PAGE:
The essential strategies that promote peaceful living between partners under normal circumstances are beautifully summarized in this morning’s NYTimes – in the context of coping with the stresses of the current pandemic.
So many of the struggles of the couples I work with revolve around one or the other’s need to always be right, to hold on tight to ideas, beliefs or perceptions as if their lives depend upon it.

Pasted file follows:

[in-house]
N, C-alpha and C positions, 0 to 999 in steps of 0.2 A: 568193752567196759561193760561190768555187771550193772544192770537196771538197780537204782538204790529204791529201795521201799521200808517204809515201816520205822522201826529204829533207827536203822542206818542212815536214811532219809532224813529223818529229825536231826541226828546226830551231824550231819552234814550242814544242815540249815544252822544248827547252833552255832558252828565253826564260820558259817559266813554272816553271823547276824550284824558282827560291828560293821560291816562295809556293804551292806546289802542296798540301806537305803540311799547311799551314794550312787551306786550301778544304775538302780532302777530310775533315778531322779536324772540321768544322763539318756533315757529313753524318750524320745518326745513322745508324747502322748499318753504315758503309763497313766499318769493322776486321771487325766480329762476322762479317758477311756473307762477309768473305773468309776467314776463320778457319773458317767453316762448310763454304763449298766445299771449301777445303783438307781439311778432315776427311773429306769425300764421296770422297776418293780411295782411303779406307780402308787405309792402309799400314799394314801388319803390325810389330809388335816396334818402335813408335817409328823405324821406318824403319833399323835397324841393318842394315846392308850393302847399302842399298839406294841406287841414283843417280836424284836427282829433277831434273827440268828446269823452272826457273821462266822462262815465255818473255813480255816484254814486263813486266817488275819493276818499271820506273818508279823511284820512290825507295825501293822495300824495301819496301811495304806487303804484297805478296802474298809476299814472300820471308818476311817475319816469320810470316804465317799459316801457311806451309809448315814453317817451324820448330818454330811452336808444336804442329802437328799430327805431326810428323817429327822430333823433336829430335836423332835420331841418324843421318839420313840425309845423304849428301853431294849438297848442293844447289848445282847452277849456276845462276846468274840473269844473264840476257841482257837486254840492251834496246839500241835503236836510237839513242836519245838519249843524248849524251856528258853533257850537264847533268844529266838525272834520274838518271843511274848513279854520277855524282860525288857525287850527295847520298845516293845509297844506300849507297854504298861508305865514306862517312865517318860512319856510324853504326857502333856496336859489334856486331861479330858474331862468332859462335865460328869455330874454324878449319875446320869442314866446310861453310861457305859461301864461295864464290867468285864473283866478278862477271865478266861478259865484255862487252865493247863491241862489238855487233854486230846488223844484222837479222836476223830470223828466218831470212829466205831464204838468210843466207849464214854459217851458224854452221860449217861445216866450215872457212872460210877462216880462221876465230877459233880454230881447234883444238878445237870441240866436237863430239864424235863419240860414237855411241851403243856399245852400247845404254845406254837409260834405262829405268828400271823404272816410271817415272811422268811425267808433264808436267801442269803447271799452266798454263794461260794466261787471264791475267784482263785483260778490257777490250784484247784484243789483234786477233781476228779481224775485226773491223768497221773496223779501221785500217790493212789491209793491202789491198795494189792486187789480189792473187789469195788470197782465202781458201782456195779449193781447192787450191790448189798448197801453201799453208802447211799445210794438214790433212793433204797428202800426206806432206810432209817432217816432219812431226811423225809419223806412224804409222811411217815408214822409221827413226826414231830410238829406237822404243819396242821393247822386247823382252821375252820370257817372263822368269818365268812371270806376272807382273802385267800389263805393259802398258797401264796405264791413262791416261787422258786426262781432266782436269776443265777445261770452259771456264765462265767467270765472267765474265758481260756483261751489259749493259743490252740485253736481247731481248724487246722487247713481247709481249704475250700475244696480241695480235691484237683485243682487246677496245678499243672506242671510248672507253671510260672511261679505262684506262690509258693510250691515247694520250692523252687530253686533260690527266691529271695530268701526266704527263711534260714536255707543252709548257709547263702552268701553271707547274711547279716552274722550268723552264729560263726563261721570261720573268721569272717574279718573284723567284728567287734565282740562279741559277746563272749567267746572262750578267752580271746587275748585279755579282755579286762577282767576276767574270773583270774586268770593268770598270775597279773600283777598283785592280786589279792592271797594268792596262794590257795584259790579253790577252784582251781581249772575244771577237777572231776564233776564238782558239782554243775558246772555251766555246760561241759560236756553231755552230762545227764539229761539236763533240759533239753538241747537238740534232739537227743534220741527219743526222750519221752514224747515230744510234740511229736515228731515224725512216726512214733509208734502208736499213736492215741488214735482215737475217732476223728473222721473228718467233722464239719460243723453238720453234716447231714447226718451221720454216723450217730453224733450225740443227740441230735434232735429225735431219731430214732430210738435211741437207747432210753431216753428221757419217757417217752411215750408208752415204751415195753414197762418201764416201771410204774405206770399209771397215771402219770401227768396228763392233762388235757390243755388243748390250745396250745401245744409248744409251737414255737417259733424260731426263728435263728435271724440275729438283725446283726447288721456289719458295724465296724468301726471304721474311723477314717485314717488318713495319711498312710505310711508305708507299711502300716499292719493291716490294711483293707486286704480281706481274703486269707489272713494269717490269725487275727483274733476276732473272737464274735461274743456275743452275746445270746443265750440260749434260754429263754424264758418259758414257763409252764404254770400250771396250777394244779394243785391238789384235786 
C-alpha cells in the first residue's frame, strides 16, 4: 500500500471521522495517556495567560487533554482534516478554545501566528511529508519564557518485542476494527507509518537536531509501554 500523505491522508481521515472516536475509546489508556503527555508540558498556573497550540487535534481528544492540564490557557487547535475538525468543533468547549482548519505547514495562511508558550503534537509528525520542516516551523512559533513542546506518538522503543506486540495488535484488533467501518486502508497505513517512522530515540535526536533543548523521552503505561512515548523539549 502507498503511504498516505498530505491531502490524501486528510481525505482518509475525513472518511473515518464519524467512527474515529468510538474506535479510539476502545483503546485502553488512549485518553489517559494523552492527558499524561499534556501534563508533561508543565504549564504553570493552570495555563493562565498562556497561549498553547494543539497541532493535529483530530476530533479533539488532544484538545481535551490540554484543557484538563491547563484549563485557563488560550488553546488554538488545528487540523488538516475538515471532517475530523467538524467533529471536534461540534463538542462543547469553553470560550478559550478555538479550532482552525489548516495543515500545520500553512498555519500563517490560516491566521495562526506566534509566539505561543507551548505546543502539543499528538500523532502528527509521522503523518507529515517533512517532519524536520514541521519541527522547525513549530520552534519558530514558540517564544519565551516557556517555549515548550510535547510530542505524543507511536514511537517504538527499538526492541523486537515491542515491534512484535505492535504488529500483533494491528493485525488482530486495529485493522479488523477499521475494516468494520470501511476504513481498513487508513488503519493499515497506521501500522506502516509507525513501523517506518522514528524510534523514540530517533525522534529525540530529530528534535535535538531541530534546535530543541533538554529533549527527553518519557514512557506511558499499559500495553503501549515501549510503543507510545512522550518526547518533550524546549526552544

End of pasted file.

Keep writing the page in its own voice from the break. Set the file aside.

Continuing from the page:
While possibly protecting us from our own self-doubt and uncertainty, this need to always be right “calcifies” our ability to listen well, to be flexible and open-minded, and makes us a lot less fun to be around to boot…. And by regularly dismissing our partner’s ideas and feelings, we are also inadvertently poisoning our relationship.
California couples therapist Dr. Robert Solley writes about the need to be right as a significant single predictor of relationship failure.
When differences become contests of right and wrong, he writes, the essential feelings of safety and comfort that we seek in relationship get replaced with feelings of helplessness, mistrust, inadequacy and pain.